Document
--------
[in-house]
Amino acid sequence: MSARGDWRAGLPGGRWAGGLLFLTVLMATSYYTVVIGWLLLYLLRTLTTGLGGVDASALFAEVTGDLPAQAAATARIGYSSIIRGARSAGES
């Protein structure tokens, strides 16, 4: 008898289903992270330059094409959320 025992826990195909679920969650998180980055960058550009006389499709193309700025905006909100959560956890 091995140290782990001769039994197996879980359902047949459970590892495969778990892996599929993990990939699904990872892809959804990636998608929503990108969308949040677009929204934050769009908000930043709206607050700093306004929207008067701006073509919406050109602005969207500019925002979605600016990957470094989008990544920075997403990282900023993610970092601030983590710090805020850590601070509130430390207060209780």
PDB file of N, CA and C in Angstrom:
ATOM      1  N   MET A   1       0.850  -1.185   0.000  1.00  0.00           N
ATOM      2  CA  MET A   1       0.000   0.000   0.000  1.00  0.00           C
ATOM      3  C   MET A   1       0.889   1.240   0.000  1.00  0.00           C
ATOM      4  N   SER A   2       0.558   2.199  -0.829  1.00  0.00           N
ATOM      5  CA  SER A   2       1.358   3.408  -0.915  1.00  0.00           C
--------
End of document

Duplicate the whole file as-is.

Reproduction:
[in-house]
Amino acid sequence: MSARGDWRAGLPGGRWAGGLLFLTVLMATSYYTVVIGWLLLYLLRTLTTGLGGVDASALFAEVTGDLPAQAAATARIGYSSIIRGARSAGES
């Protein structure tokens, strides 16, 4: 008898289903992270330059094409959320 025992826990195909679920969650998180980055960058550009006389499709193309700025905006909100959560956890 091995140290782990001769039994197996879980359902047949459970590892495969778990892996599929993990990939699904990872892809959804990636998608929503990108969308949040677009929204934050769009908000930043709206607050700093306004929207008067701006073509919406050109602005969207500019925002979605600016990957470094989008990544920075997403990282900023993610970092601030983590710090805020850590601070509130430390207060209780």
PDB file of N, CA and C in Angstrom:
ATOM      1  N   MET A   1       0.850  -1.185   0.000  1.00  0.00           N
ATOM      2  CA  MET A   1       0.000   0.000   0.000  1.00  0.00           C
ATOM      3  C   MET A   1       0.889   1.240   0.000  1.00  0.00           C
ATOM      4  N   SER A   2       0.558   2.199  -0.829  1.00  0.00           N
ATOM      5  CA  SER A   2       1.358   3.408  -0.915  1.00  0.00           C